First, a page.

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SP0186 Glucocorticoid-Induced Osteoporosis
  1. F. Buttgereit
  1. Department of Rheumatology and Clinical Immunology, Charité University Medicine Berlin, Berlin, Germany


Glucocorticoids remain to be among the most important and most frequently used anti-inflammatory and immunosuppressive or immune-modulatory acting drugs to treat rheumatic (and other) diseases. Unfortunately, glucocorticoids also exert undesired effects, especially if higher dosages have to be given over longer periods of time. In this regard, cardiovascular, gastro-intestinal, dermatological, ophthalmological, and metabolic adverse effects, the increased risk of infection, the incidence of a Cushingoid phenotype, and in particular glucocorticoid-induced osteoporosis (GIOP) are to be mentioned.

However, the available data describing frequency and severity of these adverse effects are fragmentary. For example, it is difficult to distinguish specific adverse effects of a glucocorticoid therapy from other causations (e. g., the treated disease itself, other concomitant diseases or concomitant therapies). This statement is especially true for GIOP in the context of chronic inflammatory rheumatic diseases, since GIOP is counted among the two most important adverse effects of glucocorticoid therapy, by both rheumatologists and patients. This top (negative) ranking of GIOP stands in sharp contrast to the state of knowledge and scientific data, being sparse, partly conflicting and often derived from over-aged projects or studies.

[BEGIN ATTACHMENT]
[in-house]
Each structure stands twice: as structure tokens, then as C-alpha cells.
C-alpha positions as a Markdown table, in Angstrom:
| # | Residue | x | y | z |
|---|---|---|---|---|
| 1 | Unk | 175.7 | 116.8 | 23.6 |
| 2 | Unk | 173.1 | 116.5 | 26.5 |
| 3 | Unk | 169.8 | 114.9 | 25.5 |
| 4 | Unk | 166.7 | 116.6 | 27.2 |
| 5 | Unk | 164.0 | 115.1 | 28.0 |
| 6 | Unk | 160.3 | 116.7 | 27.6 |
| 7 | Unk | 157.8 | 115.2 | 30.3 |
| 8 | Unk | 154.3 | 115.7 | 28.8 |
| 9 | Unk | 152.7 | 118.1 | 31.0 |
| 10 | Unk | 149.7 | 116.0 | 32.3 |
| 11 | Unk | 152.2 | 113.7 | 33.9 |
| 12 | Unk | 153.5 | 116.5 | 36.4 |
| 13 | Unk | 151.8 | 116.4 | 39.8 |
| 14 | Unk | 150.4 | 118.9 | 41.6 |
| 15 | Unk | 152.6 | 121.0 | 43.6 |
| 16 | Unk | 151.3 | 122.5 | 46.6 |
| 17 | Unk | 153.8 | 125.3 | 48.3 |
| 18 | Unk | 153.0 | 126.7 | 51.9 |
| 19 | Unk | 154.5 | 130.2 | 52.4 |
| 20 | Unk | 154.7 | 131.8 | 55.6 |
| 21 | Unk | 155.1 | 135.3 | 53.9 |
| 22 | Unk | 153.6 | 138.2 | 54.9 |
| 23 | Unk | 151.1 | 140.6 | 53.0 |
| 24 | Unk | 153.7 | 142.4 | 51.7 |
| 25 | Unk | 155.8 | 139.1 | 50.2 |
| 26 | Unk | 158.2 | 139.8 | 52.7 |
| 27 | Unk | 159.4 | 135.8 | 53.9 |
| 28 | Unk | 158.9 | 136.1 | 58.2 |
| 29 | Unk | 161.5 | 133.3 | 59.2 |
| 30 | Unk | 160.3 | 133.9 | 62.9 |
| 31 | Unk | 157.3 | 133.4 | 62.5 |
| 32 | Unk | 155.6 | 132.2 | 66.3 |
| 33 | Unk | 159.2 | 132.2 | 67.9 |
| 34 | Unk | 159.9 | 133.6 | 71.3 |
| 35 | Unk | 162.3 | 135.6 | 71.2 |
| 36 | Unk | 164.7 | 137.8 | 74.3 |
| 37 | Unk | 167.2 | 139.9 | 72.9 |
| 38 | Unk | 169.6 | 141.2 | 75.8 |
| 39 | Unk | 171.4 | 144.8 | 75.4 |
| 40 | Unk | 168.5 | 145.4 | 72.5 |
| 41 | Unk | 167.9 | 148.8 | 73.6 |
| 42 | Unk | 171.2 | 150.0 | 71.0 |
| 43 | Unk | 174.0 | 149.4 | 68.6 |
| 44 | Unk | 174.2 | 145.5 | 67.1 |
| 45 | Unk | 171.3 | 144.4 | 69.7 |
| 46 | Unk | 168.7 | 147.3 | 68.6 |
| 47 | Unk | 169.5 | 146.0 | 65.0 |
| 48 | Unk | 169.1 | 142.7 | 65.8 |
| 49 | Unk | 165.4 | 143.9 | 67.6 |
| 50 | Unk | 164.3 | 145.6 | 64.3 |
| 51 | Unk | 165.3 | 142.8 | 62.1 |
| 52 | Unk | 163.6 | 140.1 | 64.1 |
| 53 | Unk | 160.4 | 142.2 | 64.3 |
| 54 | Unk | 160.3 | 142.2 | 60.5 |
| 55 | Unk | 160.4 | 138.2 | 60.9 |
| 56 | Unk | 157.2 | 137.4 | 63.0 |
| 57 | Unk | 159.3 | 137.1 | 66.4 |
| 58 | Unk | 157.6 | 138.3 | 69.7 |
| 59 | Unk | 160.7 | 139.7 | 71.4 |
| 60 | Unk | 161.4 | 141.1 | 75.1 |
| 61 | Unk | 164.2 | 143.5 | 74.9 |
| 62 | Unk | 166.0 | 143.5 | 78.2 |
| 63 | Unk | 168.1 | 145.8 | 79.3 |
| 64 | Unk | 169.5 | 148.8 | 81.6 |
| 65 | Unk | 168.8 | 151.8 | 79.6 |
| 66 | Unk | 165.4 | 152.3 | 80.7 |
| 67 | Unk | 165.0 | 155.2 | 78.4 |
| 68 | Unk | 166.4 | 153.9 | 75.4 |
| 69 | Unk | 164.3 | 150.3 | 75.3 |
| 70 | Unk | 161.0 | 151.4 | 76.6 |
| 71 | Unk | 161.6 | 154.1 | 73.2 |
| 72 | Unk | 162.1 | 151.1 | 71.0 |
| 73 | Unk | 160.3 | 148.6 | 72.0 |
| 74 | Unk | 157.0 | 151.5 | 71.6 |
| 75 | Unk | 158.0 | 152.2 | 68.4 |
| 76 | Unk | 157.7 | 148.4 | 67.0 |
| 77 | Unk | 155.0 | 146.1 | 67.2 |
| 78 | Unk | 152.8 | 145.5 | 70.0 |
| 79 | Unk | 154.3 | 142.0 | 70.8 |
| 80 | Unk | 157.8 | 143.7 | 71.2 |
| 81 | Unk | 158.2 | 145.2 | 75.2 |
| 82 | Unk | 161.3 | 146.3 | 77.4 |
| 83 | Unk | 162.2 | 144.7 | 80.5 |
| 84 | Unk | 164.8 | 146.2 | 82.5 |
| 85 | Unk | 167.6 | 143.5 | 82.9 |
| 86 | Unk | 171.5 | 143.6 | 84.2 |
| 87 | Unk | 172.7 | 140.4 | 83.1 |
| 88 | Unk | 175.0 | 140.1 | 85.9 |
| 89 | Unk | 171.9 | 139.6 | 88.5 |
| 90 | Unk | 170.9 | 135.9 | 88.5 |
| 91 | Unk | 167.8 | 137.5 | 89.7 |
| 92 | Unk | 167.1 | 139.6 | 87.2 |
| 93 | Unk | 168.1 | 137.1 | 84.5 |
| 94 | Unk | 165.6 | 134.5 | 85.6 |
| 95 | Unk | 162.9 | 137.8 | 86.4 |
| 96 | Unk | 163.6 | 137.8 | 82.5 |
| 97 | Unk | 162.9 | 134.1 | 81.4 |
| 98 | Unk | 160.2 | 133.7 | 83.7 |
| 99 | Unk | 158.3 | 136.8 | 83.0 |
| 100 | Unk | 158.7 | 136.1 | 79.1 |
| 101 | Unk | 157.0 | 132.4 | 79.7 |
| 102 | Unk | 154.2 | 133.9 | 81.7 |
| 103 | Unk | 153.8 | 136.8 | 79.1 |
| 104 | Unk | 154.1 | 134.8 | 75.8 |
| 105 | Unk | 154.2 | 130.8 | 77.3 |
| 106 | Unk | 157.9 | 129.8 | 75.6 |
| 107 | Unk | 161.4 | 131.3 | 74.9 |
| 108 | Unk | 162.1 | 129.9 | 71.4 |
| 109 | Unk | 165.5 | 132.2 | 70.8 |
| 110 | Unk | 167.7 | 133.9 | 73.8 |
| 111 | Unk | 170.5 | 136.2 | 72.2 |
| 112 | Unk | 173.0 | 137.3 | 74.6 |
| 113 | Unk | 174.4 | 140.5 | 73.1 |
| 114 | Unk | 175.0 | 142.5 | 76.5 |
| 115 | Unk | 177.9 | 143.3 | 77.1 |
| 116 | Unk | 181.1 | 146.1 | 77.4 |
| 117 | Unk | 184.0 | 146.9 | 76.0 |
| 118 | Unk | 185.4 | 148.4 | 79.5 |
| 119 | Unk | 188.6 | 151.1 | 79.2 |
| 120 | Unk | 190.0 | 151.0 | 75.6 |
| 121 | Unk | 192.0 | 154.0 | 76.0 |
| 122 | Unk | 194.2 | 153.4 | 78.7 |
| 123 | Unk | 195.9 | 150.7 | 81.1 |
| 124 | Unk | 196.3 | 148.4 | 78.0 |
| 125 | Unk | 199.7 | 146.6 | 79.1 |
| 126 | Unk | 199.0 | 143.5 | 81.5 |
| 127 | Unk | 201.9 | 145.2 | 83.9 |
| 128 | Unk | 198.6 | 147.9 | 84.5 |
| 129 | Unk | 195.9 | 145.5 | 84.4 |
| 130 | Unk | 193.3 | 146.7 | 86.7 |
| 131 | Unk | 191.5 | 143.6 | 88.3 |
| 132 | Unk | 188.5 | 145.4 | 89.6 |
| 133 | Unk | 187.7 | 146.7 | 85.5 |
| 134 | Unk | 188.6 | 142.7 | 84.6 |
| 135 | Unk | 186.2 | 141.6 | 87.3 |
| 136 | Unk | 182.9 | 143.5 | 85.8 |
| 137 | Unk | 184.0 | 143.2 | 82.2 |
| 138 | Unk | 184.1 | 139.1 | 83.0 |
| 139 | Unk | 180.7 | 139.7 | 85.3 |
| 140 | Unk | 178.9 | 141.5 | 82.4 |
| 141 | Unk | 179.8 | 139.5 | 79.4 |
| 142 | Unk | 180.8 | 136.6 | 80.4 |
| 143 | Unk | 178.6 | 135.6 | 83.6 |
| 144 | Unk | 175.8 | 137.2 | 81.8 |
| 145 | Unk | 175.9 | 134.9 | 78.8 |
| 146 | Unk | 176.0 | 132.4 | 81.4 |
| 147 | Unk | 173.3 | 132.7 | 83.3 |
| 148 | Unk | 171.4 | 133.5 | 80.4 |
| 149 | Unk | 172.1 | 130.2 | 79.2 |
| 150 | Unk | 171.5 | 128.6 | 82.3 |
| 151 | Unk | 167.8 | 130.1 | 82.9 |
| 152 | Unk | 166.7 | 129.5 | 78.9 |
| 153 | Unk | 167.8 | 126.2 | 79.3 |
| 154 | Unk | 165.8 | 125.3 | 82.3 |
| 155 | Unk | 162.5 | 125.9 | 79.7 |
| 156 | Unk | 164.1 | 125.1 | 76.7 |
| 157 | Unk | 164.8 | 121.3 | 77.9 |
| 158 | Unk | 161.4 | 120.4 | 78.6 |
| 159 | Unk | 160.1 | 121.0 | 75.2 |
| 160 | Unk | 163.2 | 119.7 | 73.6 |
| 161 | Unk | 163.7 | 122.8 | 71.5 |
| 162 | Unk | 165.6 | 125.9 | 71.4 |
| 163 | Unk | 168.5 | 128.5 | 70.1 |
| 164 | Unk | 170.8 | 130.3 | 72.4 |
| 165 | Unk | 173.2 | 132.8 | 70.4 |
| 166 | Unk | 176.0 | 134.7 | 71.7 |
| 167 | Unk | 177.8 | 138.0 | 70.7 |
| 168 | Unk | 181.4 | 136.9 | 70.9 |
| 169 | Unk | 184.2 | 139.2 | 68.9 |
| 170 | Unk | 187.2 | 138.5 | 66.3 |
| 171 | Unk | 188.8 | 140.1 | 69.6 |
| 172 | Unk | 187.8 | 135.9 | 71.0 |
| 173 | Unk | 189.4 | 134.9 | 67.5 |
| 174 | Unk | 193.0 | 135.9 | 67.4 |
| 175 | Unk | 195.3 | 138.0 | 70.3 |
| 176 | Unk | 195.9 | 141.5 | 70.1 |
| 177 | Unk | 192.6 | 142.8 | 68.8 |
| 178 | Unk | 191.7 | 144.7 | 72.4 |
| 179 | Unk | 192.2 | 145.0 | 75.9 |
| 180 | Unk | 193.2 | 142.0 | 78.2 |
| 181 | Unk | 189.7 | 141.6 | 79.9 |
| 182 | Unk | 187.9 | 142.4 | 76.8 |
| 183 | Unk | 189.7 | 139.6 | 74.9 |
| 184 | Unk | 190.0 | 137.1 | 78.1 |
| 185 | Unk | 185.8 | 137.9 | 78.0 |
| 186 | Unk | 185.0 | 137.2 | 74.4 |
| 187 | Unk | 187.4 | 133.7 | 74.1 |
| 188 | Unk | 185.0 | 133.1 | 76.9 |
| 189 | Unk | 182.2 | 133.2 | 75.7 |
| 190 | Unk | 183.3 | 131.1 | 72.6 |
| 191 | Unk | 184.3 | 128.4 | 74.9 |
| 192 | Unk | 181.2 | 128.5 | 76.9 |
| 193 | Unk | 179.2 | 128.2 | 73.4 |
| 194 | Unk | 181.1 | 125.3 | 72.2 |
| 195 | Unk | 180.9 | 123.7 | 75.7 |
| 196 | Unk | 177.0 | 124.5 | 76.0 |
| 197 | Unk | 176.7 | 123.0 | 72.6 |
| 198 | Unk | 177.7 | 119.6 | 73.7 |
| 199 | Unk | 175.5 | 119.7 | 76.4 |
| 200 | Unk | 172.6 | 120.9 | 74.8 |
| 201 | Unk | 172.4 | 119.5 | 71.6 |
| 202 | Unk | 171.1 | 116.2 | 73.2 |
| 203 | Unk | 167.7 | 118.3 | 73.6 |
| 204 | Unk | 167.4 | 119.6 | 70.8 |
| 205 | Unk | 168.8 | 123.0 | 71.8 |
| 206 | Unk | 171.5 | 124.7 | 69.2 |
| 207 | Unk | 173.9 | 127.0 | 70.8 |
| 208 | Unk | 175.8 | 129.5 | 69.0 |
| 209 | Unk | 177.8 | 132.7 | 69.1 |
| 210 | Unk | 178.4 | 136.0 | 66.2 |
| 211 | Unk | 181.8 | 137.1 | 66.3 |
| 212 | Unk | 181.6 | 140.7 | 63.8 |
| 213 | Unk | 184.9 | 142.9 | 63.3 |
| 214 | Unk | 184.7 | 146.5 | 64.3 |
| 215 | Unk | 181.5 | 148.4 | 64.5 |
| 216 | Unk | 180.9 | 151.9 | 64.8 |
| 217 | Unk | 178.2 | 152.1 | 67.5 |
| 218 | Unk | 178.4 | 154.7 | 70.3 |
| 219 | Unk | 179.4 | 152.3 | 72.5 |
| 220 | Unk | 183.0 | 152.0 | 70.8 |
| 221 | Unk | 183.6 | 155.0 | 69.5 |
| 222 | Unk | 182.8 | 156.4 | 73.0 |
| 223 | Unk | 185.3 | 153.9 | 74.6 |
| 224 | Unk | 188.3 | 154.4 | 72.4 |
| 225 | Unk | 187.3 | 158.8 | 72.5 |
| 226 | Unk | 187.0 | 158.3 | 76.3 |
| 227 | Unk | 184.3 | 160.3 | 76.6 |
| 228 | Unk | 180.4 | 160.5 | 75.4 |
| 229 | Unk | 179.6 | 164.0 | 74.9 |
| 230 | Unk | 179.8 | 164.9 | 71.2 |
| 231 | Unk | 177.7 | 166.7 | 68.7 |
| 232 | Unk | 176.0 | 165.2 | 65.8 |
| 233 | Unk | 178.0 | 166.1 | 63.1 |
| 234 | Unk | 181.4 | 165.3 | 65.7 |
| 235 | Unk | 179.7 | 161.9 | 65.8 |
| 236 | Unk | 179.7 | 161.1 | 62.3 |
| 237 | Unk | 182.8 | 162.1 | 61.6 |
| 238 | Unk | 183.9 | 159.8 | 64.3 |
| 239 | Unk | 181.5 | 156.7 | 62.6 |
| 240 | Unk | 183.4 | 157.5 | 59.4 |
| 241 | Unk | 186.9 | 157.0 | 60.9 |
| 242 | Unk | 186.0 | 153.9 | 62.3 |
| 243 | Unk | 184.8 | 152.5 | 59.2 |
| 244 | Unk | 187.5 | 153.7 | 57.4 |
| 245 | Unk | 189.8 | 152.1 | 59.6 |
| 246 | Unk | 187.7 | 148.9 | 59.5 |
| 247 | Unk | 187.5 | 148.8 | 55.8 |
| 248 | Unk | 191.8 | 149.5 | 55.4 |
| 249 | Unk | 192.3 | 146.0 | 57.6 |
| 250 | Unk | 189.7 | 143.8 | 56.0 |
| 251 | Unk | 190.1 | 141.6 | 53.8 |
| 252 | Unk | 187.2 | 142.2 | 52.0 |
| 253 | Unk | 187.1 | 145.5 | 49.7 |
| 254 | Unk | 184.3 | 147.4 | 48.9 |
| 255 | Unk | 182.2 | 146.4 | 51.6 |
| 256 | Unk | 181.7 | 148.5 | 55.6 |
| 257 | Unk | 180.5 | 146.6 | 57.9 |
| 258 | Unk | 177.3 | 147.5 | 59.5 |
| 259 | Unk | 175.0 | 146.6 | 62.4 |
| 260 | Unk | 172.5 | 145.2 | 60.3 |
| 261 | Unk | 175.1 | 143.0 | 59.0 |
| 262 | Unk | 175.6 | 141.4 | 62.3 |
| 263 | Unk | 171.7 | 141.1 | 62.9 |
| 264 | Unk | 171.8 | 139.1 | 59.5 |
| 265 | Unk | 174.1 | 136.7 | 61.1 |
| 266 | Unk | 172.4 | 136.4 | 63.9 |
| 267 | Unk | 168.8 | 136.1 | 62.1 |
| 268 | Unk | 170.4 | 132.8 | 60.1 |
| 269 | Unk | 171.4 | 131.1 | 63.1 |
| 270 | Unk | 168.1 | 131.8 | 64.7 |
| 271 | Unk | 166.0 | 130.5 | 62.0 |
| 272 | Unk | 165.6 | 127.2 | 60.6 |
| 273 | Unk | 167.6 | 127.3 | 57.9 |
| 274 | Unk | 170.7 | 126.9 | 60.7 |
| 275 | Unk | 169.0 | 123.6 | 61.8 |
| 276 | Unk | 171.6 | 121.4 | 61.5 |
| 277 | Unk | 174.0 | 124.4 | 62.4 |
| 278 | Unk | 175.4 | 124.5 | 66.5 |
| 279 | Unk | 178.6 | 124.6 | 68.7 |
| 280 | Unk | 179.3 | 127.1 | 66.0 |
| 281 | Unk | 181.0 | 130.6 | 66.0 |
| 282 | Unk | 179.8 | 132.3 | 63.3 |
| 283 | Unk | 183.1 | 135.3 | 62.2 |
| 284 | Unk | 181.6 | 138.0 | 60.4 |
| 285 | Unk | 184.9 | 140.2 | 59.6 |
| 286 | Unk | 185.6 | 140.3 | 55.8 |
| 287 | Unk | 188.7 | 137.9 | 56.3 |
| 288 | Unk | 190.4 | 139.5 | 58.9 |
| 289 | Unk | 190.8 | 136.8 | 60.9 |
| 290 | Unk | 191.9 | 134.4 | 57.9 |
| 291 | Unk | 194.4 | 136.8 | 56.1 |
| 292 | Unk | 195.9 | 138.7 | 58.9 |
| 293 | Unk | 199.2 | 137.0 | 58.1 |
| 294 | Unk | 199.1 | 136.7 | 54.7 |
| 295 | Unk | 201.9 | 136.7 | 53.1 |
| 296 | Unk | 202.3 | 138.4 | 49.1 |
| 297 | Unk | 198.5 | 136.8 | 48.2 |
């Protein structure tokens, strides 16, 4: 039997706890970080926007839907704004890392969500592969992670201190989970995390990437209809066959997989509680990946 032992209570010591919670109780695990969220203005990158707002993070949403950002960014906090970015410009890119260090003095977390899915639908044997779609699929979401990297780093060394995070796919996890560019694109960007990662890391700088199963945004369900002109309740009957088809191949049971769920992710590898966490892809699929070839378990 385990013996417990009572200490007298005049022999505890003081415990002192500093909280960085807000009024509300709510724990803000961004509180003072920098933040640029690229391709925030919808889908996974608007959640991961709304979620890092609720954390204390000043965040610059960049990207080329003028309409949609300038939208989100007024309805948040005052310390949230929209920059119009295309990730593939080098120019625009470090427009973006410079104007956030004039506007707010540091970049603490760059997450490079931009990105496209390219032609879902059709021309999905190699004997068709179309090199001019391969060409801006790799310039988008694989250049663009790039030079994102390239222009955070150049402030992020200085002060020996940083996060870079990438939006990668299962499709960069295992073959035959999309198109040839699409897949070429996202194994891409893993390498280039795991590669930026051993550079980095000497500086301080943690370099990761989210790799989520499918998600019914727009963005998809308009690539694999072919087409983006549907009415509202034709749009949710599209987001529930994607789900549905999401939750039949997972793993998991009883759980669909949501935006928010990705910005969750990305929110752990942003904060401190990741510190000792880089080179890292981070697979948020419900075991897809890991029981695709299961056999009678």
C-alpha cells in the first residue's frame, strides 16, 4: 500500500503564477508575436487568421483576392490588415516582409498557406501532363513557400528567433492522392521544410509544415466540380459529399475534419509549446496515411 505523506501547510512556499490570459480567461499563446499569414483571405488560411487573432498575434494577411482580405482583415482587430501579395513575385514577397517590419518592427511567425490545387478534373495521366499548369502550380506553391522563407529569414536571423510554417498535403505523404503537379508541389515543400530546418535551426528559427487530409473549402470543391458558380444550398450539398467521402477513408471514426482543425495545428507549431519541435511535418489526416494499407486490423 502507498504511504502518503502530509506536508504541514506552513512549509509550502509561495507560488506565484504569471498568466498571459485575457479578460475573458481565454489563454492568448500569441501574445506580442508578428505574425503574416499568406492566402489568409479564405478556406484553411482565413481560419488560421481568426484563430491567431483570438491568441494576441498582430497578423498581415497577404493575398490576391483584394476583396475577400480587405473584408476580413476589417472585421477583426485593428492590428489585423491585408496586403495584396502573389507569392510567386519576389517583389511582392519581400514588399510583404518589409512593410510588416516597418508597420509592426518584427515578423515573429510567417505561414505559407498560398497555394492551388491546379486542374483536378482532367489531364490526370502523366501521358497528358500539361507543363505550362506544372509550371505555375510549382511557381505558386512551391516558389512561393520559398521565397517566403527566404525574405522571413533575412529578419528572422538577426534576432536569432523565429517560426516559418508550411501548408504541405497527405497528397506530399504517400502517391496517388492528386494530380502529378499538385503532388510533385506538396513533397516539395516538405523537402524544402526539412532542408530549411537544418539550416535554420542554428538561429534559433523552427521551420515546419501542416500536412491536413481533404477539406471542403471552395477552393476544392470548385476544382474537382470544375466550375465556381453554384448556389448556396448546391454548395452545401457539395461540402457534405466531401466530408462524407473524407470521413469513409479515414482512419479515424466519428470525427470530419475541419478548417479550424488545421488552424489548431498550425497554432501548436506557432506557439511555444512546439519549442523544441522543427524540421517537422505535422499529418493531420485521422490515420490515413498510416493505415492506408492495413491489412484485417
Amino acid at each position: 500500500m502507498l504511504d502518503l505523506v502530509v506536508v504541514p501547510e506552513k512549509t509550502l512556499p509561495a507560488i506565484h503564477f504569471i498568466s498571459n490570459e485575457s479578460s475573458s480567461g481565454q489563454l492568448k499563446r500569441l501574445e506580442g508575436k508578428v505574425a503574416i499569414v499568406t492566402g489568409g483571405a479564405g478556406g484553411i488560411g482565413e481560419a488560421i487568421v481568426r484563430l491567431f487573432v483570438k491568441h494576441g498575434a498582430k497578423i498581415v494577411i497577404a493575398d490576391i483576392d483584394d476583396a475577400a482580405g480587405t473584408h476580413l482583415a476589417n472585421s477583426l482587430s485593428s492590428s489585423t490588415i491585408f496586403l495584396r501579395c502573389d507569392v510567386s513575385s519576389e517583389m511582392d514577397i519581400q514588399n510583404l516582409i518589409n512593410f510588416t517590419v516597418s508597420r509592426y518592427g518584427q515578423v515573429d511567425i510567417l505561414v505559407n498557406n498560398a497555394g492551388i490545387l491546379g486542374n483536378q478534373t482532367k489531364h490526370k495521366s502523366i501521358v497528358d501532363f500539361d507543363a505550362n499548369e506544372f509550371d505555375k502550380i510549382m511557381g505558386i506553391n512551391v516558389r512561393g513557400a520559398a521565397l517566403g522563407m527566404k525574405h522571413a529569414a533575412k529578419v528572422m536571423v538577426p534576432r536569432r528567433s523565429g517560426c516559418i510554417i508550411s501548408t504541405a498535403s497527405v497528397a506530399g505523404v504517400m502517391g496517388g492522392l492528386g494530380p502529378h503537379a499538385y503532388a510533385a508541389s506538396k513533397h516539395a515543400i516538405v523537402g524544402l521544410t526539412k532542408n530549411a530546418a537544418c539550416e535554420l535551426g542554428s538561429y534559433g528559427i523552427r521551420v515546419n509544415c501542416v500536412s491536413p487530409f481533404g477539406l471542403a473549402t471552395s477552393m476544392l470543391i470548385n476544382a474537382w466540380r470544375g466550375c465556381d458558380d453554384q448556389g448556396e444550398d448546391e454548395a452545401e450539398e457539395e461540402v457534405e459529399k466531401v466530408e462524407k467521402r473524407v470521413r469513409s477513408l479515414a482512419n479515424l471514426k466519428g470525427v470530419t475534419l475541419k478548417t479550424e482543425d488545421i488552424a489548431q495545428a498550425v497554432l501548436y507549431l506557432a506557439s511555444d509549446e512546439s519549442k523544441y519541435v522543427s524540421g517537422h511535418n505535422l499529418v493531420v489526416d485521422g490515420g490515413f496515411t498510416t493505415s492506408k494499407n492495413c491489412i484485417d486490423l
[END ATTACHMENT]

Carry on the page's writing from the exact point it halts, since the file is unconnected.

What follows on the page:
With regard to the pathophysiology of GIOP it seems clear, however, that glucocorticoids contribute to early and rapid bone loss and increased fracture risk which is mediated by direct effects on osteoblasts (decreased bone formation), osteoclasts (increased bone resorption) and osteocytes (increased apoptosis and sclerostin levels), and indirect effects through alterations in gonadal hormones and the neuromuscular system (Rizzoli & Biver, Nat Rev Rheum, 2015).

With regard to the management of GIOP, general preventive measures comprise using the lowest possible GC dose, good nutrition with sufficient intake of calcium, vitamin D, regular weight-bearing exercise, the avoidance of tobacco use and alcohol abuse and other recommendations.

The treatment of GIOP consists of an early introduction of anti-osteoporotic therapy for patients receiving glucocorticoid therapy who are at increased risk of fracture. This treatment should be continued as long as the glucocorticoid dose is above intervention thresholds or fracture risk is increased. (Rizzoli & Biver, Nat Rev Rheum, 2015).

Disclosure of Interest F. Buttgereit Grant/research support from: Horizon Pharma, Consultant for: Horizon Pharma, Mundipharma, Pfizer, Speakers bureau: Horizon Pharma, Mundipharma, Pfizer

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